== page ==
Renown, or name; thus dishonouring me, thy husband, Isaias iv. 1.
Places: pavilions, (Cornelius a Lapide; 4 Kings xvii. 30.; Calmet) or idols stuffed, (St. Jerome; Theodoret) and outwardly adorned. Such might easily be procured or removed, 1 Kings xix. 13. --- Hereafter, with impunity. The Jews were guilty of greater ingratitude than other nations.
My gold, for the temple, or thy most precious ornaments, which were sacrificed to gratify thy lubricity, (Calmet) or to form the golden calf, &c., Exodus xxxii. (Haydock) --- Obscene representations were also used in the worship of Osiris. (Herodotus ii. 48.)
Oil, or perfume. which no man was allowed to use, Exodus xxx. 9, 38.
Thy sons: so he calls them to shew his indignation, though he acknowledges them for his, (ver. 21.) to enhance the crime. Who could have thought that such cruel sacrifices would ever take place! (4 Kings xxiii.) (Calmet) --- Adulteresses bring in the children of others; but the Jews sacrifice their own to idols, 4 Kings xvi., &c. (Worthington)
Sign; altars of idols. (Haydock) --- She makes no secret of her apostacy. The Greeks and Romans marked the houses of prostitutes, that honest men might avoid them. "The deemed the profession of such a crime a sufficient punishment to repress impure women." (Tacitus, Annal.)
Bodies. Literally, "flesh." (Haydock) (Juvenal ix. 34.) (Menochius) --- The Egyptians are tall, but meagre. (Valle. Ep. xi.) --- They were the most dissolute in their worship, and corrupted most other nations as well as the Jews, chap. xx. 8., and xxiii. 3.
Justification; law, &c. Hebrew, "thy right," or allowance, Exodus xxi. 10. --- Hate thee. To be abandoned to the will of a rival, is most dreadful for a woman. The Jews were subjected to the nations which they had despised, as they are still to Christians. Even other less favoured idolaters were astonished (Calmet) at their apostacy. (Haydock)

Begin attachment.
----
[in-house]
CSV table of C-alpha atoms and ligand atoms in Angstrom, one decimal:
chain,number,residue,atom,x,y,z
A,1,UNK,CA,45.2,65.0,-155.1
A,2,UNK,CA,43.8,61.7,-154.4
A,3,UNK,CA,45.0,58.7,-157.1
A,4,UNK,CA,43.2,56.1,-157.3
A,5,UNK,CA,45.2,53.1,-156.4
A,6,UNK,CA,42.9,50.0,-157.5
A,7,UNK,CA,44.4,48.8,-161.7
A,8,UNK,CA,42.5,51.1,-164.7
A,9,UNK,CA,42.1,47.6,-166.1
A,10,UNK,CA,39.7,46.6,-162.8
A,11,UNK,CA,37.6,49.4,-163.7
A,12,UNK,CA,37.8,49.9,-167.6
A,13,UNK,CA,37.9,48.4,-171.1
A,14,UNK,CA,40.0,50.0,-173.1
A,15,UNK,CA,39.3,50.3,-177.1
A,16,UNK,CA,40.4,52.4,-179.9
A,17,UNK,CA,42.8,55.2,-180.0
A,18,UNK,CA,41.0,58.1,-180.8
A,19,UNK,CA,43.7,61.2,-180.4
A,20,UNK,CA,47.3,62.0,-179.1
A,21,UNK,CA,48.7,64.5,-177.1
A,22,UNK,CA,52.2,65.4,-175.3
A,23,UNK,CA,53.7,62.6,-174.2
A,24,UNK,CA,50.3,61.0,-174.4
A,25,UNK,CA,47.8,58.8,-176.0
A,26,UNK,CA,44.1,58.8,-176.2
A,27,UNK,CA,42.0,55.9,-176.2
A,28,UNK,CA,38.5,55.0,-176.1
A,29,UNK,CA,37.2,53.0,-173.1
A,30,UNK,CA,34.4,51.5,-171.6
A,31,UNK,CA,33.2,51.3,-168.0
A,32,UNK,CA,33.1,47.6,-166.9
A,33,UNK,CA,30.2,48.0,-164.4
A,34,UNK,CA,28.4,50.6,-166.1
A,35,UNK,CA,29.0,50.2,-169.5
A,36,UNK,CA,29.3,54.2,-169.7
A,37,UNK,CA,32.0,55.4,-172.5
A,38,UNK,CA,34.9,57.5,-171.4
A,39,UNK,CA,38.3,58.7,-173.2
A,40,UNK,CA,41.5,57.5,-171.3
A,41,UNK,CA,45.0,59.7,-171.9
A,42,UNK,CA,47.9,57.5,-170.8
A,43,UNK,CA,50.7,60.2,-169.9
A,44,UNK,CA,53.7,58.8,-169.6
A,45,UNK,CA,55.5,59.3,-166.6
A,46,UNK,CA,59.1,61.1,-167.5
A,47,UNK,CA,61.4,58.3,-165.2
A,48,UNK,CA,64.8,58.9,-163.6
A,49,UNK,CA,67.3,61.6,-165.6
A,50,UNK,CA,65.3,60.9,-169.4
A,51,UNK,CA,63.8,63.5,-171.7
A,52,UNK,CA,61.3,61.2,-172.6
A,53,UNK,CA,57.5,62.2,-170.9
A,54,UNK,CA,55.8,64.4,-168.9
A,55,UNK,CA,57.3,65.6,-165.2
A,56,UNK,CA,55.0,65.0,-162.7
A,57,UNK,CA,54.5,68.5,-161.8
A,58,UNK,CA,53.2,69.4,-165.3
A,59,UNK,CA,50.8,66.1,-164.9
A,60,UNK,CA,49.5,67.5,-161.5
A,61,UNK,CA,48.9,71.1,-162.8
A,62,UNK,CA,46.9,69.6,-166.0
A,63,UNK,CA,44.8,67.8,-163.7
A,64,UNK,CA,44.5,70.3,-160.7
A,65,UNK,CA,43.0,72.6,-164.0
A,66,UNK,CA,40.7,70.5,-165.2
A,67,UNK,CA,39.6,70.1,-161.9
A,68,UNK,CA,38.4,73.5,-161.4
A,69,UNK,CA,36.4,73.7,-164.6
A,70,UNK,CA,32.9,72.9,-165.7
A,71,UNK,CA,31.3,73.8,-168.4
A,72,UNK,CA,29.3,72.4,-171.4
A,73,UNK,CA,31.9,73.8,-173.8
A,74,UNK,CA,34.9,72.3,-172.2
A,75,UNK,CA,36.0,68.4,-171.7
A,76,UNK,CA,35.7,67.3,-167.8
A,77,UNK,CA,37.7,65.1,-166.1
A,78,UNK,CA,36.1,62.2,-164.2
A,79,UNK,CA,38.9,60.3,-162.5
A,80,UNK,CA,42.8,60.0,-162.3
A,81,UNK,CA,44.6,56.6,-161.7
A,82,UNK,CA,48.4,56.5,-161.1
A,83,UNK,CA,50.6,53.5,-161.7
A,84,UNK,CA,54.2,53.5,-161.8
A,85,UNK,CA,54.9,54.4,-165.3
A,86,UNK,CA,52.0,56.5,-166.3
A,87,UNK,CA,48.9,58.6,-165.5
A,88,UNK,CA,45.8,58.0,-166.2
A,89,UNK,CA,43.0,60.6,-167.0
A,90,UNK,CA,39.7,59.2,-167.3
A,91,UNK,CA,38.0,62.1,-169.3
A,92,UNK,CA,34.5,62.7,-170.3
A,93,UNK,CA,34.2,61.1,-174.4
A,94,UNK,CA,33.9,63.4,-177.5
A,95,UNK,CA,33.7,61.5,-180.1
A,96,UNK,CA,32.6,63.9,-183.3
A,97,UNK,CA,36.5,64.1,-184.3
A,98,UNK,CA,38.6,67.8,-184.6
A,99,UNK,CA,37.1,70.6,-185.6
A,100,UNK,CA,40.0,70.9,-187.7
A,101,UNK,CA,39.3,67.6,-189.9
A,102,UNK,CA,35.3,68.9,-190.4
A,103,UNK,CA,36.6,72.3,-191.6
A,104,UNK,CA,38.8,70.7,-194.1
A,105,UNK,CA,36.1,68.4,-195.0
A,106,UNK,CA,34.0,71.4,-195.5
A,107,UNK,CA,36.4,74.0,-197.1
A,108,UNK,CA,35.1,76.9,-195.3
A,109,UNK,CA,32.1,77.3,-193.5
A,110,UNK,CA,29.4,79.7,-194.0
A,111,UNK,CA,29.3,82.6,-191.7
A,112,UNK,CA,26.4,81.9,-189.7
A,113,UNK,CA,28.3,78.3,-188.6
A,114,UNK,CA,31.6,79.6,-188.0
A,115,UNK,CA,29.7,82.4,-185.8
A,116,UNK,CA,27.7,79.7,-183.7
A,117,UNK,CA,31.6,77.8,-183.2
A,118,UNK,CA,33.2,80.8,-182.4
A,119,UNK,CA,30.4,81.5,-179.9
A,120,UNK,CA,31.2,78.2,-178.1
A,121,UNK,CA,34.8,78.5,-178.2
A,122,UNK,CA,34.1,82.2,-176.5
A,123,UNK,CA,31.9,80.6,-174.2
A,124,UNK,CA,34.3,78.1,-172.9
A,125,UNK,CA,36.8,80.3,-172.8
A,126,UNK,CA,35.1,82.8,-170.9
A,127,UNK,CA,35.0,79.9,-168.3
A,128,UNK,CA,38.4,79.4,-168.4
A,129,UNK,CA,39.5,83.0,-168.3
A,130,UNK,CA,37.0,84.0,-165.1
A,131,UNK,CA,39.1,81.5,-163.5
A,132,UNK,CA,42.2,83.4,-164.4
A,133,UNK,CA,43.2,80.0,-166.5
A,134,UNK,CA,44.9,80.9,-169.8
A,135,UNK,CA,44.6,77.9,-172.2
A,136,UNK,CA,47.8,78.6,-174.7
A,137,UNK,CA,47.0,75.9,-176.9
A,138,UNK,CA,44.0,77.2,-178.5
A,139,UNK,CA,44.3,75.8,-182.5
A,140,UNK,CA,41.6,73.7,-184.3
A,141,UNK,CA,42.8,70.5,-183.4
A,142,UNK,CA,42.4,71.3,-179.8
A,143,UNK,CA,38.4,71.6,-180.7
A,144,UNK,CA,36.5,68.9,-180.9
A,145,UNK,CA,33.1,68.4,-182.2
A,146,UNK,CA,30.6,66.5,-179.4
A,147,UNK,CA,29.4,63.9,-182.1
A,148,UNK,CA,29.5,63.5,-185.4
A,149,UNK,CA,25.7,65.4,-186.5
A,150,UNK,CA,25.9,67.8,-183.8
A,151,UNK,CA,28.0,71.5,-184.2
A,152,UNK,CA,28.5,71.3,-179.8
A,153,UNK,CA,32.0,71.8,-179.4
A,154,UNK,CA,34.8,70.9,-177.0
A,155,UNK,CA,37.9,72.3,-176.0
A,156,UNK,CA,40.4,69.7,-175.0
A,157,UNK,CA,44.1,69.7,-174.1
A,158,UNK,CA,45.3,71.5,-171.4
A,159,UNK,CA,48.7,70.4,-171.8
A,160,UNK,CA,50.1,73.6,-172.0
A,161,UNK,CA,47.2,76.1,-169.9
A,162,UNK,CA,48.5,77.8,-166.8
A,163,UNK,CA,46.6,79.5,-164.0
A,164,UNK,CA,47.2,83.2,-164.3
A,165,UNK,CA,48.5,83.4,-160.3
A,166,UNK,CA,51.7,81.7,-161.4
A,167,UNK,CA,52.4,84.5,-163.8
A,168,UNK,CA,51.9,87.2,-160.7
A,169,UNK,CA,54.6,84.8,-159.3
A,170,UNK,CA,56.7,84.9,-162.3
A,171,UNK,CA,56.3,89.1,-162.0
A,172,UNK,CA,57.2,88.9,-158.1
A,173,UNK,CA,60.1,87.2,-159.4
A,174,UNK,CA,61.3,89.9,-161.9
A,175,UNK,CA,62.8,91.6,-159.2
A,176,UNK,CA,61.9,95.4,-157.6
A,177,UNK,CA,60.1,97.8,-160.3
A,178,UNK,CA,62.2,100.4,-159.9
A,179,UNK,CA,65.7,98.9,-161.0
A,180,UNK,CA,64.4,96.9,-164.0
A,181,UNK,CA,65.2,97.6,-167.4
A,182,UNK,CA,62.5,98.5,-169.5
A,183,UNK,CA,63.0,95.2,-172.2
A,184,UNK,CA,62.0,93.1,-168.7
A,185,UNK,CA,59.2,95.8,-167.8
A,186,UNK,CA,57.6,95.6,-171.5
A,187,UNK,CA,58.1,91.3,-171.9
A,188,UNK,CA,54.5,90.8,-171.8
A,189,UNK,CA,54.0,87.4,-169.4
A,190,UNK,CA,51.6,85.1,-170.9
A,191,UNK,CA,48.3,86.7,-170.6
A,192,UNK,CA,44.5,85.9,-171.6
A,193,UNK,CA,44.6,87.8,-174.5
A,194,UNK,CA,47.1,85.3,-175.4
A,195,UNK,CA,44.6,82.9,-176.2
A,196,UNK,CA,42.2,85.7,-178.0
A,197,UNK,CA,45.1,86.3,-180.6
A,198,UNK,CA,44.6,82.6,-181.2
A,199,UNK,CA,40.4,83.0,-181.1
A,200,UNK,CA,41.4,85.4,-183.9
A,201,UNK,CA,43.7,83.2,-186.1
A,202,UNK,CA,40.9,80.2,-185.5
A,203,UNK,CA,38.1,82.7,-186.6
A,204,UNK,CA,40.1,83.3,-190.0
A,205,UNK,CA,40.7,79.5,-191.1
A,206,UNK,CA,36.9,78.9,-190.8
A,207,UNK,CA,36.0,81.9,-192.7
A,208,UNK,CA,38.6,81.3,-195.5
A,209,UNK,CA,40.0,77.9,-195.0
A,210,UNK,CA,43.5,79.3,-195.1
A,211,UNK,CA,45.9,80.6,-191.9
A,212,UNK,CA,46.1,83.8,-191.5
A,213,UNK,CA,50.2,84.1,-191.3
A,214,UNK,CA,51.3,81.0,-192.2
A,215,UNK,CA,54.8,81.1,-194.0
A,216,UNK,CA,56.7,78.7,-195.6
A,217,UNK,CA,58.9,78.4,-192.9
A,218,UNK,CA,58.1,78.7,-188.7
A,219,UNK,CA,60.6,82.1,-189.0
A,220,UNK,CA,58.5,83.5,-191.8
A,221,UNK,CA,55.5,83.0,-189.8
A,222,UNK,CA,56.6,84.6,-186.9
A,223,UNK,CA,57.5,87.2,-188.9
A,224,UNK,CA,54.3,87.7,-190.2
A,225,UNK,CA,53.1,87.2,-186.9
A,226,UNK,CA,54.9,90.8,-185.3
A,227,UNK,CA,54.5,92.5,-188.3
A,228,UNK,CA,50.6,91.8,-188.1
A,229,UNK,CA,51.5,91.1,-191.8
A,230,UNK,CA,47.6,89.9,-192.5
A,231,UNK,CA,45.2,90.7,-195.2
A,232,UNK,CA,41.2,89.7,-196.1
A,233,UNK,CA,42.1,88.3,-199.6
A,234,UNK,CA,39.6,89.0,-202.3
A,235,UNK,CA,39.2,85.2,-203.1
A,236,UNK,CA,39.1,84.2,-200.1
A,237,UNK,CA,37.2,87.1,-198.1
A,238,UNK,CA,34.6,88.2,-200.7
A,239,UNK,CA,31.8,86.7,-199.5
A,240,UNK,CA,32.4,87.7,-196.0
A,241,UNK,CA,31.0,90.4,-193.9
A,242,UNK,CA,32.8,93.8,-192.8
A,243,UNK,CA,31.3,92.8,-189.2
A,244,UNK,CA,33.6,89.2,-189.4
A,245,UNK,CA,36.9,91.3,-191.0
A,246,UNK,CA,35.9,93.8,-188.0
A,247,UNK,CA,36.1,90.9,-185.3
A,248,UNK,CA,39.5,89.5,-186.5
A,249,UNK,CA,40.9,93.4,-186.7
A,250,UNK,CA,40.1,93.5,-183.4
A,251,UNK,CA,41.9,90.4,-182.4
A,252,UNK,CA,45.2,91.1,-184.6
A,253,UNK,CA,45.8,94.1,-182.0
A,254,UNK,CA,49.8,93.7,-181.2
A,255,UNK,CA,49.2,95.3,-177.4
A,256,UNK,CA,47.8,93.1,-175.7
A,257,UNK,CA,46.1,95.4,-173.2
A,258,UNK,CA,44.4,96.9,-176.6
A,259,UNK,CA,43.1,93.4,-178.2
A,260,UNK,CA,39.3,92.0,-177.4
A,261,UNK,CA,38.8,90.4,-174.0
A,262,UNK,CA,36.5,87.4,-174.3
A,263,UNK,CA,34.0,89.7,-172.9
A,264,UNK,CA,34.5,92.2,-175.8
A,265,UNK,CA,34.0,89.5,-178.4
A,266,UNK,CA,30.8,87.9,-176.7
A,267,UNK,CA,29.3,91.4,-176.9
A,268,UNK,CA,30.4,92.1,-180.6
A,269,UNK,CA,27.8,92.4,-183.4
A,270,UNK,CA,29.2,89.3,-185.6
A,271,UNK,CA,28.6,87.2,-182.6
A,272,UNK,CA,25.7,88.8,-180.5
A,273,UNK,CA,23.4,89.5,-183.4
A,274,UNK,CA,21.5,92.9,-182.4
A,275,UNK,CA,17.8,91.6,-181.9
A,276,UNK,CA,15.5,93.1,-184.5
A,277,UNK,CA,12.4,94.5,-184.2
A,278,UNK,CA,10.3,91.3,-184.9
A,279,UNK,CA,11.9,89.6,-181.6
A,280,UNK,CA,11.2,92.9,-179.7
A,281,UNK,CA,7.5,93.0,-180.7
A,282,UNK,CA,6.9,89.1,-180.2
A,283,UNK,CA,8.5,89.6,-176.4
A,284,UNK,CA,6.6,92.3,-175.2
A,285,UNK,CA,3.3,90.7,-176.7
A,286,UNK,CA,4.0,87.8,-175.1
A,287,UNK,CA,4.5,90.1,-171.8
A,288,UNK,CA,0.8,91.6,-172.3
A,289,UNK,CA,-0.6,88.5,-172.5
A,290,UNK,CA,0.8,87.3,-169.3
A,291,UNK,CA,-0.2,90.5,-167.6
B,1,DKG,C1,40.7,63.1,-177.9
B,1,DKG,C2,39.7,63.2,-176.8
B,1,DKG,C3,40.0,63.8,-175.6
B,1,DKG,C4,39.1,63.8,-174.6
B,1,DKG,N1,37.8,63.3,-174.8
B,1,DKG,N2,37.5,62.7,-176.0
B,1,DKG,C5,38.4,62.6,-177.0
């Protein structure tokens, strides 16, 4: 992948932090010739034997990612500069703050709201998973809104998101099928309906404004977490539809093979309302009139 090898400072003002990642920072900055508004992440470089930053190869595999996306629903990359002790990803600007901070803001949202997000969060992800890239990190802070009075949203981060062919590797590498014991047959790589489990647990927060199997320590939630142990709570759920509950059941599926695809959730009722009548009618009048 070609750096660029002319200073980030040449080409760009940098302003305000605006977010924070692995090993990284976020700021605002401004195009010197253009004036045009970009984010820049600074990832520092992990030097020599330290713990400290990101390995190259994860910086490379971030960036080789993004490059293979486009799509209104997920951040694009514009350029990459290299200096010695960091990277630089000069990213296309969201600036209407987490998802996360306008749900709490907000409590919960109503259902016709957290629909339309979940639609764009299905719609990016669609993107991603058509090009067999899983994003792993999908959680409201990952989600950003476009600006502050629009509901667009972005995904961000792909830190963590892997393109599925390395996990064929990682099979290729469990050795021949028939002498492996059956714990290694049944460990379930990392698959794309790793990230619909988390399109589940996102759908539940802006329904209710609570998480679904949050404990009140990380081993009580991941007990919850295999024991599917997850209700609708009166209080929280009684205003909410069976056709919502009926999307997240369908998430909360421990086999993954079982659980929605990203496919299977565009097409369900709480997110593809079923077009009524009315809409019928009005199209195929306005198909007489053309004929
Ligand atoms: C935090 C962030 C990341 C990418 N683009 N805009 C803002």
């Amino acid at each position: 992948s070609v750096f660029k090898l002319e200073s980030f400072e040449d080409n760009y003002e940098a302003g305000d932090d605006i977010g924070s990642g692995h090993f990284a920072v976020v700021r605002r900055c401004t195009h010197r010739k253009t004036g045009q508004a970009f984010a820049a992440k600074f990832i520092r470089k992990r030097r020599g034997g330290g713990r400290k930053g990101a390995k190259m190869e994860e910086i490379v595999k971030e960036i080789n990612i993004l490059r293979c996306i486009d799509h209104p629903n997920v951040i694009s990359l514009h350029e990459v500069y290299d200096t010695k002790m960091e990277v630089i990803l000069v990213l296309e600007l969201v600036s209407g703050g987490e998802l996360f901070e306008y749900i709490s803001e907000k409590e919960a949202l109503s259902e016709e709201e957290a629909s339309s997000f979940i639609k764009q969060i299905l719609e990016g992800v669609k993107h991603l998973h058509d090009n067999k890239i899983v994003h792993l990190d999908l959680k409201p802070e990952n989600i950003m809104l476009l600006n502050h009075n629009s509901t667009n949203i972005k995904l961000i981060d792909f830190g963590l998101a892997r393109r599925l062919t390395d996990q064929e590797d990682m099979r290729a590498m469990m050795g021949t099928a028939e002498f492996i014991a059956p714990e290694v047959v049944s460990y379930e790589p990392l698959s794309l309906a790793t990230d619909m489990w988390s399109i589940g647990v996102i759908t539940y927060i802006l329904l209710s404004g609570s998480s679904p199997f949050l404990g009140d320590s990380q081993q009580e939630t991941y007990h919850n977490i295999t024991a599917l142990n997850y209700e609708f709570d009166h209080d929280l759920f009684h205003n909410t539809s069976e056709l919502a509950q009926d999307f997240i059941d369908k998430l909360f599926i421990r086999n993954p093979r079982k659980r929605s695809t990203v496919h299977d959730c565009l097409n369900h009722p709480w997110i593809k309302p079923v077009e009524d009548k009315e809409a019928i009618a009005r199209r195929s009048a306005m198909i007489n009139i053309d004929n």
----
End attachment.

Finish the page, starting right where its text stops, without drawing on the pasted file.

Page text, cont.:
Assyrians, adoring the sun, Baal, &c. (Calmet)
Price, before she will yield, (Haydock) or who follow such practices for a livelihood. (Calmet) --- Hebrew, "in that thou scornest hire." (Protestants) Septuagint, "gathering rewards." The difference consisted in Jerusalem’s sinning through mere wantonness, and even to her loss.
Fornication unpunished, or comparable with thine, ver. 16. (Haydock) --- All such actions are abominable; but still more so, when the woman solicts[solicits?]. (Worthington)
Money. Literally, "brass," (Haydock) to adorn idols. (Calmet) --- Protestants, "thy filthiness;" (Haydock) virus. (Pagnin, &c.) (Calmet)
Nakedness. Friends and enemies (Haydock) saw that idols afforded no protection, chap. vi. 3., and Jeremias xiii. 26.
Judge; punish thee by stoning to death, Leviticus xx. 10. The walls of the Jews were battered to the ground.
House; the temple, which thou hast profaned, and the high places. The idols shall be plundered, in which thou hast trusted.
Women: nations assembled against Jerusalem.
No more. I will entirely repudiate thee, so as to observe thy conduct no longer, (Calmet) with the eyes of an husband. (Haydock) --- This is the most terrible effect of God’s wrath, (Calmet) when the sinner is left to himself, Osee iv. 14. (St. Jerome)
Youth, when thou wast destitute, (ver. 4.) and more grateful for my favours, Jeremias ii. 2. --- Head. I have punished thee, yet not as thy deeds require. (Haydock)
Daughter. They too commonly (Calmet) follow bad parents. (Juvenal vi. 239., and xiv. 25.) --- Jerusalem is more wicked than the Cethite, (Haydock) her mother, ver. 3. (Calmet) --- Even this nation had once received the principles of the true religion for the patriarchs, but cast them off to embrace idolatry, and to destroy her children. (Haydock) --- Jerusalem was formerly and is till wicked. (Worthington)